[This change] is inevitable. Different businesses and governments will have, at different times, one of these four elements be more important or more significant to them at different points. All of them share the innovation requirement. We see that in all things.
Our view is that the innovation has to take place throughout that information process. It doesn’t matter whether it happens back at the data center or at every touch point. Innovation has to take place throughout for the business to meet the needs of those segments I’ve referred to earlier -- how it services it, how it conducts itself, and ultimately how it meets our needs or exceeds the needs of the audiences.
Agility, optimization, and risk all vary in and out with innovation in terms of their need and their level of importance.
Agility really is about instant expectations, and can we turn things on and off, instead of just setting them up for a rainy day and hoping that they will be used. A big part of technology’s trouble in the past was that we created all of these things and we never had a plan for ending their lifecycle or turning them down slightly, so that we could turn up other activities or other possibilities in an instant-on environment and an instant-on enterprise. A core part of the vision that we see is being able to drive that agility to meet those changing business needs.
When HP looks at the Instant-On Enterprise, the enablement of that is really a journey, and we’ve got to figure out what pieces make the most sense. There are some things that are much easier to focus on first and then, over time, to gain more and more of an Instant-On nature.
Critical success factors
Flexibility, security, speed, automation, and insight, those absolutely are attributes that we look for. We see them as the critical success factors in the way in which every part of the environment that IT leverages, drives, and embeds in the business has to come forward.
And yet, everybody is stuck in this mode of an enormous legacy that they have to deal with, and that gets in the way of being able to provide some of these new capabilities.
We’ve spent a lot of time and gotten a lot of expertise over the years trying to figure out the best ways to address these albatrosses that are keeping IT from being able to deal with the needs of the business. In the Instant-On Enterprise journey, that's a big part of the set of steps that we have to work through and work with our clients to make sure that they understand where to prioritize.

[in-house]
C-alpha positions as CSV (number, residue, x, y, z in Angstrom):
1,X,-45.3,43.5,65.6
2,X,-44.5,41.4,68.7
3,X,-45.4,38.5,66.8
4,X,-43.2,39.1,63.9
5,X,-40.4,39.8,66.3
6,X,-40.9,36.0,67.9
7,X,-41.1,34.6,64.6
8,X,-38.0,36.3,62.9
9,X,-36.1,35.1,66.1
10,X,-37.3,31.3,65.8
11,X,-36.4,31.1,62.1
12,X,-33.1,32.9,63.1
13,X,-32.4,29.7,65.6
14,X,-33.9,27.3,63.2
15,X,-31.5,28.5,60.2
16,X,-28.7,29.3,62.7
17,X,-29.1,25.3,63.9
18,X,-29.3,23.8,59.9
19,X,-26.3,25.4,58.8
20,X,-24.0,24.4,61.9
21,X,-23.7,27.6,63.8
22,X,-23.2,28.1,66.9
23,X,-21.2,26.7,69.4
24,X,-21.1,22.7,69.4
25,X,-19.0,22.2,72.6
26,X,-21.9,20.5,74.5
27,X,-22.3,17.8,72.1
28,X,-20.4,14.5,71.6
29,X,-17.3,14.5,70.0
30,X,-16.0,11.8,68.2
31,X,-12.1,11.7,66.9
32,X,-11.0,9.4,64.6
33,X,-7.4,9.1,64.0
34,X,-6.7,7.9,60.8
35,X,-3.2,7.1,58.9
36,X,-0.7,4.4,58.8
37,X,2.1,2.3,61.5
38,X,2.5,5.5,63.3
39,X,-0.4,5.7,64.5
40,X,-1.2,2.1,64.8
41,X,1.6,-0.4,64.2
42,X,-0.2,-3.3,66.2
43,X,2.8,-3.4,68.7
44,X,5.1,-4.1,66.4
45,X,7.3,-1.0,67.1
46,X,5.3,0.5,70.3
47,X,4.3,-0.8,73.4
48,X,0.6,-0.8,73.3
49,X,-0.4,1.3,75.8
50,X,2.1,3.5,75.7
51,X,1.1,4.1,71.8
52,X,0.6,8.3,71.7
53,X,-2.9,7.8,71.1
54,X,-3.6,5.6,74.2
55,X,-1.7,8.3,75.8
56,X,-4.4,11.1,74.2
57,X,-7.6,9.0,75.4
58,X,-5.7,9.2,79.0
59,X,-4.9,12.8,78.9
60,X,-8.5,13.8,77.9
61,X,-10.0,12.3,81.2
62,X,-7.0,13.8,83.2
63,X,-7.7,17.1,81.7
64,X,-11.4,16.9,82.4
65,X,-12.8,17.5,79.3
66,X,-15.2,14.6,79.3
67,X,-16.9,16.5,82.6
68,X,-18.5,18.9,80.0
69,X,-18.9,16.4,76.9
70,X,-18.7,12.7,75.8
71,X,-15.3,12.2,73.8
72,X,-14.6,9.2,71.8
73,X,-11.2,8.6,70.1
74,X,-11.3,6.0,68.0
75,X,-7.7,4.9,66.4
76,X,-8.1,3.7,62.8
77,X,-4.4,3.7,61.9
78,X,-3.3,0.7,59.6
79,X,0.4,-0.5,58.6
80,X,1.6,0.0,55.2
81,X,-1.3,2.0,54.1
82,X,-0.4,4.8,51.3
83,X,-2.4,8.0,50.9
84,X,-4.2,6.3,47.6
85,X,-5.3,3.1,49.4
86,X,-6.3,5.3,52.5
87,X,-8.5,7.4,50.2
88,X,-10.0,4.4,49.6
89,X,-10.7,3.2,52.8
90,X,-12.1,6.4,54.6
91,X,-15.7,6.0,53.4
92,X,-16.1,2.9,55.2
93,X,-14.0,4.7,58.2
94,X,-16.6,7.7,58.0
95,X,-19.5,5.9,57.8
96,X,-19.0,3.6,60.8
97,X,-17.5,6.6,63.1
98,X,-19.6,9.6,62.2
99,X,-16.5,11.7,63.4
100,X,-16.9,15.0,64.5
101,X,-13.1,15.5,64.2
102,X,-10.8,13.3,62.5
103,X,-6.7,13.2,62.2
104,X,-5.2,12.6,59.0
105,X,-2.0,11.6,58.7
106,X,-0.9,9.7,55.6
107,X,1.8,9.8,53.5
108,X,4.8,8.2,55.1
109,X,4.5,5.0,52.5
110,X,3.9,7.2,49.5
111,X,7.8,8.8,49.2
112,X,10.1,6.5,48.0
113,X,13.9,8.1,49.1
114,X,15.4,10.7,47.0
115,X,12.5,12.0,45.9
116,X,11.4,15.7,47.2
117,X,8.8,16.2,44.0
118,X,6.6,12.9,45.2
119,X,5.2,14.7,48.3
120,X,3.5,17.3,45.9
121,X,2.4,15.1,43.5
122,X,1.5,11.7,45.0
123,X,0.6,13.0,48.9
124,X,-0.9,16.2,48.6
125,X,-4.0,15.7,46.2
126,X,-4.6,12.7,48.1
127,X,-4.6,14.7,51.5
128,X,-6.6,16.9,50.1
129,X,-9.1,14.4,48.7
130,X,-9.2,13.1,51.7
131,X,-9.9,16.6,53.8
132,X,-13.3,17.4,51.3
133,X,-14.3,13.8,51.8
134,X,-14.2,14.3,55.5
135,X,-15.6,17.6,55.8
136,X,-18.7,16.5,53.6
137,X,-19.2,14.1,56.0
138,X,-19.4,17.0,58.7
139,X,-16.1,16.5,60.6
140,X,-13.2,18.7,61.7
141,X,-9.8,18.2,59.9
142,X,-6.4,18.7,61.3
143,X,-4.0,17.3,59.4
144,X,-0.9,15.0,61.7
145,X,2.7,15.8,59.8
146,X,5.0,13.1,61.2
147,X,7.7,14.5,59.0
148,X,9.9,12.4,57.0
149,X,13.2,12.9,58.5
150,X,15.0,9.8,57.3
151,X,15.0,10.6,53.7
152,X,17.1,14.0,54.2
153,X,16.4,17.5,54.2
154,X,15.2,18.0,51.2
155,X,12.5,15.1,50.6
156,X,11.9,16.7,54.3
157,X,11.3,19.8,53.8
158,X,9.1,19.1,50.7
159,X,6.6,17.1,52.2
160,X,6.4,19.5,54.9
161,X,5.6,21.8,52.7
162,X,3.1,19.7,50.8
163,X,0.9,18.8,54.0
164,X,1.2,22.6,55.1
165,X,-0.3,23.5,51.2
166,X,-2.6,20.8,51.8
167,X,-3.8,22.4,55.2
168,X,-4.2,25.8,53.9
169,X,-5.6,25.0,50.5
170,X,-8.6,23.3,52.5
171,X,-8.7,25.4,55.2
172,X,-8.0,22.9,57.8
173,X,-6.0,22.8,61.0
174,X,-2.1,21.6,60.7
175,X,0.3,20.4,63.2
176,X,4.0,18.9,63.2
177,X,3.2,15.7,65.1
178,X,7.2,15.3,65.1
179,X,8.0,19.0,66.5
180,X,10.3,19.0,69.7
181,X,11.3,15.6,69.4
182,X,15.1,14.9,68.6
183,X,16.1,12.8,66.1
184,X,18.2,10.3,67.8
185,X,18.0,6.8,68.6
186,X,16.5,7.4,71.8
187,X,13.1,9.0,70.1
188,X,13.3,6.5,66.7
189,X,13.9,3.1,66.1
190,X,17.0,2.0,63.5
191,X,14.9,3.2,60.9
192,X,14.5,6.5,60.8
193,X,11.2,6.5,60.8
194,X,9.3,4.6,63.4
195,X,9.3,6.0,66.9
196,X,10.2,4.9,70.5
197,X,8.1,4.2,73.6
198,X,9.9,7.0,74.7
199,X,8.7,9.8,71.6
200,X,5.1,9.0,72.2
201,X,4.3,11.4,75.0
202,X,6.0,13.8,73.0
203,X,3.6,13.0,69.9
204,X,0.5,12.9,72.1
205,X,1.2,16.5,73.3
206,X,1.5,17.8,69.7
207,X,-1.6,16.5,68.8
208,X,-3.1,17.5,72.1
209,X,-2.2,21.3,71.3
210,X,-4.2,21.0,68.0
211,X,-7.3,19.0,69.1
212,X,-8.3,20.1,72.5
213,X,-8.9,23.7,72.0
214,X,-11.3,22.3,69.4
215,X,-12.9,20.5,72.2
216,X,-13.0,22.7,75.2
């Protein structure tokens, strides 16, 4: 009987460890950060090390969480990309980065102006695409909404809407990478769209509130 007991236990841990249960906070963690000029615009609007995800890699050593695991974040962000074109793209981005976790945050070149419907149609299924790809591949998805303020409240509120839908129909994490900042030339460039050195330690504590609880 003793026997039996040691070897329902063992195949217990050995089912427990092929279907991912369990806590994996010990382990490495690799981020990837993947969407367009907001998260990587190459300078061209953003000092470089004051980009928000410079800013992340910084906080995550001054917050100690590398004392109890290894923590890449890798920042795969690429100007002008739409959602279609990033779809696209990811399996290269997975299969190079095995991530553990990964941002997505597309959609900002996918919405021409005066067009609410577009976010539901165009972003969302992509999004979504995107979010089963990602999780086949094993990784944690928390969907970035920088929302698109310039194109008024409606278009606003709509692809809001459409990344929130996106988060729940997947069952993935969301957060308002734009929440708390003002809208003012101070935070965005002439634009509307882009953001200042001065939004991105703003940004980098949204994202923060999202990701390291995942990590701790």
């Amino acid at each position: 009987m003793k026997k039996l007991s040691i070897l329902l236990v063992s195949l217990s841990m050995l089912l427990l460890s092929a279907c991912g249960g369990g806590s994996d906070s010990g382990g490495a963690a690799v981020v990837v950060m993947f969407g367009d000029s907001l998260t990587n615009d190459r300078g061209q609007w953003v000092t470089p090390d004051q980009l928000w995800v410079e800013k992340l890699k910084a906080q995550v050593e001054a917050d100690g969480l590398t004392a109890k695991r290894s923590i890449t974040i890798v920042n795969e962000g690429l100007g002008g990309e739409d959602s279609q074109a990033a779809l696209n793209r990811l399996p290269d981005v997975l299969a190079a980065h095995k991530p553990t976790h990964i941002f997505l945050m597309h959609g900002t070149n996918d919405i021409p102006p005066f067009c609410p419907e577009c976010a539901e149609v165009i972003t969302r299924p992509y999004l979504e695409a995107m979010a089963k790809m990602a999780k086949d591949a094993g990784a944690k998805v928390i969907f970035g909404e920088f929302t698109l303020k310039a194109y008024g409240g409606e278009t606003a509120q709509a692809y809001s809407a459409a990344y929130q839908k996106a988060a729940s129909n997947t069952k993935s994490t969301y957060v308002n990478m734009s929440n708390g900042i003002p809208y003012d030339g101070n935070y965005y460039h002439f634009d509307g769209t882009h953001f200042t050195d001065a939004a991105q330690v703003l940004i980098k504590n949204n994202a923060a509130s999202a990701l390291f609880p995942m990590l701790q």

Our view is that we work with our clients and figure out ways that they can, as we say, shift that equation. How do you shift from 70 percent of that equation being focused on operational management, and 30 percent, if you are lucky, being spent on new and innovation-based capabilities to help or assist the business and its growth versus shifting it the other way? How do you get to 30 percent operational mode, and move forward with 70 percent focused on the business?
Changing business models
When I spend time with clients and listen to them, a big part of what they're asking for is, "We’ve got these pressures. We're seeing the business models change and we're experimenting with some things. We're seeing the mobile and the cloud computing pieces coming at us like a freight train. At the same time, we're seeing the demographic shift both on the end-user consumer side and on our employee side. We need strategic partners to help us with this. How do we navigate this? What is the way in which we should do that? HP, do you have a point of view?"
We're in a unique position, because we're the only company in the marketplace that has a full suite of consumer products, and yet we stretch all the way back through to the data center. All the capability, all the offerings, that are in between, all the services that are necessary to address each of those pieces, are contained inside the portfolio capability that HP has of hardware, software, and services.